I have found that dialog was hard for me. In the slide down and coming out the other side of the depression valley (for me a 4-5 year process for the actual diagnosed depression), I sometimes would speak, but not appropriately. I don’t mean vulgar or filthy talk, but it was if I couldn’t see how my remarks affected others. Even now when the depression battle rages, I have to be careful on what I say; when I forget about that, it can have negative repercussions. Of course, that plunges me further into the recrimination of despair.

There were always two questions people would ask me: 1. Are you okay? 2.What can I do to help? I couldn’t tell whether I was okay, because I had been out of kilter for so many years. And I didn’t know enough about myself to ask for help, or even what kind of help I needed or wanted. The questions showed concern, but as a depressed person I wasn’t capable of providing even an intelligible response. That made me feel bad for a long time. As years have passed, I realize that neither I nor the other person knew what to say… And I am okay with not really answering. Those who care also can accept the lack of answers. Their love and presence spoke more than their questions, and more than any answer I could give.

For me the ultimate place to be with people and yet not be part of it was in worship. The liturgical worship service provides the environment to welcome, embrace, and lead people who are hurting. Confession: I was good at internally… I could beat myself up quite well, thank you. But confession before God exposed the shallowness of my beating myself up. It wasn’t only words and attitude towards others, but towards God that I needed to hear, to face, to confess—most often in my heart, the words not actually forming on my lips. But it was confession nevertheless. I could never tire of hearing that my sins were forgiven for Jesus’ sake.

For me some Sundays I couldn’t sing the hymn of praise (“This is the feast…”). But inwardly I liked being around people who could. The creeds brought me reassurance that not even this congregation was my world; they drew me into the “cloud of witnesses” throughout the ages. The Lord’s Supper likewise reaffirmed the eternity of this reality, being in God’s presence, receiving His gifts. Once again the body and blood for the forgiveness of sins.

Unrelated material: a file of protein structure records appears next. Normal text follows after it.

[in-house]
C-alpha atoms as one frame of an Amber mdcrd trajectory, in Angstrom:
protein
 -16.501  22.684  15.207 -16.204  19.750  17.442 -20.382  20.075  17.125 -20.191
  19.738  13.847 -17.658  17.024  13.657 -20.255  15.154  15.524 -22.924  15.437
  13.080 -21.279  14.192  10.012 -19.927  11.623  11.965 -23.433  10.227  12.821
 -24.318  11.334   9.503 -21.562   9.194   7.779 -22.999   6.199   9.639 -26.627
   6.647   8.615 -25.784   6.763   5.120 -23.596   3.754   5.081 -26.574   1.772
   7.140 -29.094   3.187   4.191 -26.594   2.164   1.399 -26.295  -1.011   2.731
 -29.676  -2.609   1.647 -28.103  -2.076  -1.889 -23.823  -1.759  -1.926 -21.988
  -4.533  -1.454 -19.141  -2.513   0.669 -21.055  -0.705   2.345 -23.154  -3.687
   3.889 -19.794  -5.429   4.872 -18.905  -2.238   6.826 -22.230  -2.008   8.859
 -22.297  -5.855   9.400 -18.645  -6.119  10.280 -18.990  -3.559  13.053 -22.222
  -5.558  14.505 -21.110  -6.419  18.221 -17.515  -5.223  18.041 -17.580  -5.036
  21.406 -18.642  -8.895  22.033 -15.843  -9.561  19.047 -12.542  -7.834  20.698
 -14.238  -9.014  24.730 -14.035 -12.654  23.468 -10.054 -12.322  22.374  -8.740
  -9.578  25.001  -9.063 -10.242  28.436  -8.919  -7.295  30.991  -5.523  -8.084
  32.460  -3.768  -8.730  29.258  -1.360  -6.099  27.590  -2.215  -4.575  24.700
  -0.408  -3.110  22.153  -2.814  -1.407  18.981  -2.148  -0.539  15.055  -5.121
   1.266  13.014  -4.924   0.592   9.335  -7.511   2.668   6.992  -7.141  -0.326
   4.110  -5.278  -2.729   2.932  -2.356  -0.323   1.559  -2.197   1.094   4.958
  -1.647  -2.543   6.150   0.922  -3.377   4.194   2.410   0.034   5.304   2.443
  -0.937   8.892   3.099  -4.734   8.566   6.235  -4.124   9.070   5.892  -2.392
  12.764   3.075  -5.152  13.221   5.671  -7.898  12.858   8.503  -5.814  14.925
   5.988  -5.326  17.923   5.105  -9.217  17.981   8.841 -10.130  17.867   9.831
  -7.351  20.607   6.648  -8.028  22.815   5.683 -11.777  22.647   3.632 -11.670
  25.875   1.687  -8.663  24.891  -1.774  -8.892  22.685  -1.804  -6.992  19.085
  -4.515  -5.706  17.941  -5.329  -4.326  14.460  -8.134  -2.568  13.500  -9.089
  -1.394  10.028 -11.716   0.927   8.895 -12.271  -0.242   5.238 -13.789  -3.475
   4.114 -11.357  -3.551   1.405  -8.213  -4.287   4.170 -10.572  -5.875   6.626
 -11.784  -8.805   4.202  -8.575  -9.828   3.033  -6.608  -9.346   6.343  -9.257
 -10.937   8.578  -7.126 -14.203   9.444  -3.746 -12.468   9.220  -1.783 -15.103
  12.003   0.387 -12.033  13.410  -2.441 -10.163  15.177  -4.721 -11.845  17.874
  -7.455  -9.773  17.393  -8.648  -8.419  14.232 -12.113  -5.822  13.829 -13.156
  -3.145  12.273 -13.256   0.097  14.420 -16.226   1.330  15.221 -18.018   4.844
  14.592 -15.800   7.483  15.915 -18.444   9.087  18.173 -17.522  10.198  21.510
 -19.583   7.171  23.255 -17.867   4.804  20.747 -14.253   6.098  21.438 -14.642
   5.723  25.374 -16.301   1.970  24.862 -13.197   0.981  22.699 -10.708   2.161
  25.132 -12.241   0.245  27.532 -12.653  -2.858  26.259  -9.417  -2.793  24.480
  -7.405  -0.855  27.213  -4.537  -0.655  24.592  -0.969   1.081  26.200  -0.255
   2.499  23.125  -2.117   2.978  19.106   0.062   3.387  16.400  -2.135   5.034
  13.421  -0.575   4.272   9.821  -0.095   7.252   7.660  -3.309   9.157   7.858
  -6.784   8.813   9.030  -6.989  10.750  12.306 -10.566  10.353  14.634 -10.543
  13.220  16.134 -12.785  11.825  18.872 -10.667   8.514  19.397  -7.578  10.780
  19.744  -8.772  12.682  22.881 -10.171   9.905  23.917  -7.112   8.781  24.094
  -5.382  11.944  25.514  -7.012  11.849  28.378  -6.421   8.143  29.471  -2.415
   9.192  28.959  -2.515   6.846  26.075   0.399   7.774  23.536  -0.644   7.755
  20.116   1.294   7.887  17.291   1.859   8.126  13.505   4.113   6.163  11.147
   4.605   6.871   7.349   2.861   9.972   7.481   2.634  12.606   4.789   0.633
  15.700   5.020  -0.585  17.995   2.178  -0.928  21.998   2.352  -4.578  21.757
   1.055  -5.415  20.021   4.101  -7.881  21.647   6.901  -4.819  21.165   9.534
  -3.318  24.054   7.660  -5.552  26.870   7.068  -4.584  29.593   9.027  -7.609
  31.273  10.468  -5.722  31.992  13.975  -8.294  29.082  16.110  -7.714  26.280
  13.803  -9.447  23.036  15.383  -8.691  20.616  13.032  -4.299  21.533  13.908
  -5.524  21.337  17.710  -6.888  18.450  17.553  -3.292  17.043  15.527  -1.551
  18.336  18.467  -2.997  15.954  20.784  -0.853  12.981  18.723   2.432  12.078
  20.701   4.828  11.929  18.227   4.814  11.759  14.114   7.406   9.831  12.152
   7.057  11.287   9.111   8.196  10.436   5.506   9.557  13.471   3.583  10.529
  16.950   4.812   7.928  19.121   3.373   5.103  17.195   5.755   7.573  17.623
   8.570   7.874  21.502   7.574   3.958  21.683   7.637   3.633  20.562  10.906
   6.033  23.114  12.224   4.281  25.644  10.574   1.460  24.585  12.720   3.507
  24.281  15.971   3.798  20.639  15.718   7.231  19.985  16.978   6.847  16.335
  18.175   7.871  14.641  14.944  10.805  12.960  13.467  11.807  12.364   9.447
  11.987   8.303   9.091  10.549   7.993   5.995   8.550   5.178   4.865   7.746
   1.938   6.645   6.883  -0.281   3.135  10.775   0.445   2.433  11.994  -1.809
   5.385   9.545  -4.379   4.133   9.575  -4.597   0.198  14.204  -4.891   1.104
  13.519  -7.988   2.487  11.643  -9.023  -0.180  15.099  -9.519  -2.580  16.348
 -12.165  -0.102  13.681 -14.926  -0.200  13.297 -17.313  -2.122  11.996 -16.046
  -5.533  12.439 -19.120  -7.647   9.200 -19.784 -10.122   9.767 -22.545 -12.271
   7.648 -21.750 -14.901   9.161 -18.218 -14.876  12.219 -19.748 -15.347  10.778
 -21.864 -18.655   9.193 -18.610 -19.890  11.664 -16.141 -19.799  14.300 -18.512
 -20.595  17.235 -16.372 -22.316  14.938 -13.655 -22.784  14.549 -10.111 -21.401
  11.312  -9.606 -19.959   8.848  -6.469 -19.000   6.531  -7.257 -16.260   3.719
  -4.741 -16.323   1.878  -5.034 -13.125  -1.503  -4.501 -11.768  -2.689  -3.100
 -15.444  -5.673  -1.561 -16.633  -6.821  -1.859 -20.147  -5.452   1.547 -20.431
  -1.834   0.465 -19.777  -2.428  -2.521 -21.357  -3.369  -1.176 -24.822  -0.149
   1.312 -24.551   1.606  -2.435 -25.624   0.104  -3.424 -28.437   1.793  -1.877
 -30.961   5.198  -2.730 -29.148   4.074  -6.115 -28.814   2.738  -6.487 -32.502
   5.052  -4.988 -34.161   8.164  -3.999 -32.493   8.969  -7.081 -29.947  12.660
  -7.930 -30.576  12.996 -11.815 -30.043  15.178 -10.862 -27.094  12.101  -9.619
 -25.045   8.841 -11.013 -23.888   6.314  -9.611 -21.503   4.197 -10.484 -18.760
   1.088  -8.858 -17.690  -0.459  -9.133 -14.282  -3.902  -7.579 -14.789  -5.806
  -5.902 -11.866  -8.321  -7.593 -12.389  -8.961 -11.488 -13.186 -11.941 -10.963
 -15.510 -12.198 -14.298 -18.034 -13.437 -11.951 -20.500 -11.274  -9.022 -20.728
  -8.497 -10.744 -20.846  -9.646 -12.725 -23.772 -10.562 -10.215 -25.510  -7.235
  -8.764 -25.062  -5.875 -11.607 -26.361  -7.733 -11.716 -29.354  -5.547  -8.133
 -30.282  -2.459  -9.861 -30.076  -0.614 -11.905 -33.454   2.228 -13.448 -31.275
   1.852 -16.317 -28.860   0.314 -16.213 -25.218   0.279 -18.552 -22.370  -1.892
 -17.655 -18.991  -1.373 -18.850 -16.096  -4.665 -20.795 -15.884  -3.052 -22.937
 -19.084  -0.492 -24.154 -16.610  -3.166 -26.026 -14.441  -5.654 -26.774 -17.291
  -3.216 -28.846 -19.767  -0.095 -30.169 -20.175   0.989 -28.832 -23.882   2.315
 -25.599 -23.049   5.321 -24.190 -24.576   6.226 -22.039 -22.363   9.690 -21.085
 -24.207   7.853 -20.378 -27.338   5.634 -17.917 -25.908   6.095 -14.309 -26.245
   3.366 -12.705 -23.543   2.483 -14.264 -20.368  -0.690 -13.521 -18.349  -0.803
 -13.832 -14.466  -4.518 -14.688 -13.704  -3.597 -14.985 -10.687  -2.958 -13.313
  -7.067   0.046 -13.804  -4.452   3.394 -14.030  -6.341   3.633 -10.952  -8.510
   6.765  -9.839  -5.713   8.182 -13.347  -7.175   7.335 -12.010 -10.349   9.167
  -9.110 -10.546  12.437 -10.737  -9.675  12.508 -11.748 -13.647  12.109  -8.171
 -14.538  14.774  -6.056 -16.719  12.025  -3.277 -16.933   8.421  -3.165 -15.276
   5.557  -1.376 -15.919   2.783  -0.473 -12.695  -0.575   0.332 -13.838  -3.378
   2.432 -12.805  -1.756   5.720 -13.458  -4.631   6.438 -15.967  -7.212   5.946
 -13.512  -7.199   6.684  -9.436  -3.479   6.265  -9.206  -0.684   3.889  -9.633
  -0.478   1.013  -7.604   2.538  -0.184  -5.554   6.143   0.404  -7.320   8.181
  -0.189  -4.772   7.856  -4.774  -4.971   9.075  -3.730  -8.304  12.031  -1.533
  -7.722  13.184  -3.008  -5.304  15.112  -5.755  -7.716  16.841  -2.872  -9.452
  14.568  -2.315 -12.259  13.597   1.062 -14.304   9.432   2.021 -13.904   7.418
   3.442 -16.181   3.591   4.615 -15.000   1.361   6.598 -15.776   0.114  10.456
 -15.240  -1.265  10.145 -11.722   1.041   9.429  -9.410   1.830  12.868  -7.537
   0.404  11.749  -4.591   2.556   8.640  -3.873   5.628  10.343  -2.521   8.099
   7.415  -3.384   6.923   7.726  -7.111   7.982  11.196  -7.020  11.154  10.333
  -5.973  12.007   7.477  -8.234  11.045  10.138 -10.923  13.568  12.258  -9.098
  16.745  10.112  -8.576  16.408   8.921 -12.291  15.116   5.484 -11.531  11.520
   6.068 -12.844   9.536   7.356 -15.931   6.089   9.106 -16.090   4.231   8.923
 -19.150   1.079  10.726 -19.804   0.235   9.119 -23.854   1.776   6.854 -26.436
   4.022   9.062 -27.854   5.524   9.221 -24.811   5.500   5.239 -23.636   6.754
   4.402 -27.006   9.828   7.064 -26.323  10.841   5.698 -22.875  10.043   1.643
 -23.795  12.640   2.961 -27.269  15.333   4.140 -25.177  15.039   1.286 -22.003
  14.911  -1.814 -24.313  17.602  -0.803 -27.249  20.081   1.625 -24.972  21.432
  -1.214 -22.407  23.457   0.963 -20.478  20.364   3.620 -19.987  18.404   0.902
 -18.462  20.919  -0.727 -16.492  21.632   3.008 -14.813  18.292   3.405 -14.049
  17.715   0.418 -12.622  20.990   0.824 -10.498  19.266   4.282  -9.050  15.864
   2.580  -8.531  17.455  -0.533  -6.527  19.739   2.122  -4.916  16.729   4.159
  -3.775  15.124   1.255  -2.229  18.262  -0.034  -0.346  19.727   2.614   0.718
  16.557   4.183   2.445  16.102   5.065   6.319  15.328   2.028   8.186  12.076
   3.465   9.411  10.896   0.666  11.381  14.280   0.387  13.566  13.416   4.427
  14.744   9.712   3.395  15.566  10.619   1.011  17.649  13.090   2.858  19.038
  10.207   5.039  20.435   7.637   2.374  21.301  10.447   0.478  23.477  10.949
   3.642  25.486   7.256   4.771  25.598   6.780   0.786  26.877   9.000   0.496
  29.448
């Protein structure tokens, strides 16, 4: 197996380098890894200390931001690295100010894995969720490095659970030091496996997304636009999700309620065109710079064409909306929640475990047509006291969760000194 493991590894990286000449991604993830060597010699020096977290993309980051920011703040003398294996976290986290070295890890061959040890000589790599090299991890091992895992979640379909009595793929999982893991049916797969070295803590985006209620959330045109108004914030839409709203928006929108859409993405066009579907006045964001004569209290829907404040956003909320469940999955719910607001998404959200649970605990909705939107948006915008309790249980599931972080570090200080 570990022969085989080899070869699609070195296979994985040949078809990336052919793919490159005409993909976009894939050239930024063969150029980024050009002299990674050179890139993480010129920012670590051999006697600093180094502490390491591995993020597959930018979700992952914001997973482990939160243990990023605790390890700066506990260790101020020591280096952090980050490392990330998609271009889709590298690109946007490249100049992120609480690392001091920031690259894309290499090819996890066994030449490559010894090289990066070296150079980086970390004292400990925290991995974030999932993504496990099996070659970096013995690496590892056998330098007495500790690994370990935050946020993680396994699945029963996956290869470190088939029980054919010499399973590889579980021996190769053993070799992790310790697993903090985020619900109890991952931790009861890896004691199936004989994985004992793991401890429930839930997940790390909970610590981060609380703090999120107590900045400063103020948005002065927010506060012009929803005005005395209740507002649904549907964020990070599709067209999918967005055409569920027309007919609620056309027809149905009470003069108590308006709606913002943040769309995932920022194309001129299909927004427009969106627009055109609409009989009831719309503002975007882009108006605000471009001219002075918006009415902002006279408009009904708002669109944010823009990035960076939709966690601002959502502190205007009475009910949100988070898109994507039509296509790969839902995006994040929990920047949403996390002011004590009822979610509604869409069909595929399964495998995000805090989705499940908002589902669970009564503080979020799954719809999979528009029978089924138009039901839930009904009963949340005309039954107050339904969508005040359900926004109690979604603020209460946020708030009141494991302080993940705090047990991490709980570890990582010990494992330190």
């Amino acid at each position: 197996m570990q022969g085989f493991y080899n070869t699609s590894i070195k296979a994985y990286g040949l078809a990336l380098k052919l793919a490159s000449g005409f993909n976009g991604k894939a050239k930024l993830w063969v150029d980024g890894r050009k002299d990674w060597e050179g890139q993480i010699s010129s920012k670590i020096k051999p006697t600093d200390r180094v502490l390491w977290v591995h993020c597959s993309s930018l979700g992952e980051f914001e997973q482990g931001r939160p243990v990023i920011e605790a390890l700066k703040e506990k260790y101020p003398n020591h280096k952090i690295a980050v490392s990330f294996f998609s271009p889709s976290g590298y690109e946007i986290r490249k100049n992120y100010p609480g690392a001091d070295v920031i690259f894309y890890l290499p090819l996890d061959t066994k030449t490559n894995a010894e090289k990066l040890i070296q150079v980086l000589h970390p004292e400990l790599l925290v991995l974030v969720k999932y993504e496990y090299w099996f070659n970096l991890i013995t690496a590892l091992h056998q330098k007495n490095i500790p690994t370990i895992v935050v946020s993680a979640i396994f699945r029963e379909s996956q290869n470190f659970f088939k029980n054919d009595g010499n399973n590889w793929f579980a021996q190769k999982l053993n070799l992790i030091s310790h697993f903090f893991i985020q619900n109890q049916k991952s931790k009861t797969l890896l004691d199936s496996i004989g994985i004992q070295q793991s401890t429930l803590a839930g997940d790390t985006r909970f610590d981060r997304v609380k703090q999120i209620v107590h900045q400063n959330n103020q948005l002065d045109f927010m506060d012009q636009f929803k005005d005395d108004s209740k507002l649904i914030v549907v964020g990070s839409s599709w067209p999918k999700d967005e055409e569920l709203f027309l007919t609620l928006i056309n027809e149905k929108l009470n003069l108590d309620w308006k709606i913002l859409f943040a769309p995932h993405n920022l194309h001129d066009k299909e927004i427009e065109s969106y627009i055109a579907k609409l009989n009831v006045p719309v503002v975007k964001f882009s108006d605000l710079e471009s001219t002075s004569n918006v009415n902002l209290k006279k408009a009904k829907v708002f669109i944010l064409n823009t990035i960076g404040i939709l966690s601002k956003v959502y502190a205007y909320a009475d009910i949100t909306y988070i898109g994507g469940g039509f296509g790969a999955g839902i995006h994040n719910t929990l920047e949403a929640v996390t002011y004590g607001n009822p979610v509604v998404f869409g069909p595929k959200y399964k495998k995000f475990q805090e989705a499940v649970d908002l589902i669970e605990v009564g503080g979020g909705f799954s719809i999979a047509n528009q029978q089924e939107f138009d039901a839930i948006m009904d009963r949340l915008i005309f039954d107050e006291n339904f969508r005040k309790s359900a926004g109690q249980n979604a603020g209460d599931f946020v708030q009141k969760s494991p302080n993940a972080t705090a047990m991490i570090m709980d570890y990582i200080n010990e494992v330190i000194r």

The beauty of family, close friends, and worship comes together to bring about God’s work of pulling a person through even the deepest valleys.

Blessed be the God and Father of our Lord Jesus Christ, the Father of mercies and God of all comfort, who comforts us in all our affliction so that we will be able to comfort those who are in any affliction with the comfort with which we ourselves are comforted by God. For just as the sufferings of Christ are ours in abundance, so also our comfort is abundant through Christ. But if we are afflicted, it is for your comfort and salvation; or if we are comforted, it is for your comfort, which is effective in the patient enduring of the same sufferings which we also suffer; and our hope for you is firmly grounded, knowing that as you are sharers of our sufferings, so also you are sharers of our comfort. (2 Cor. 1:3-7)

Ten times “comfort” is used in the passage. Speaks volumes, doesn’t it? And now God has given me the grace and comfort to embrace other porcupines… Been there, done that, and yes, porcupines can be loved. And God wins!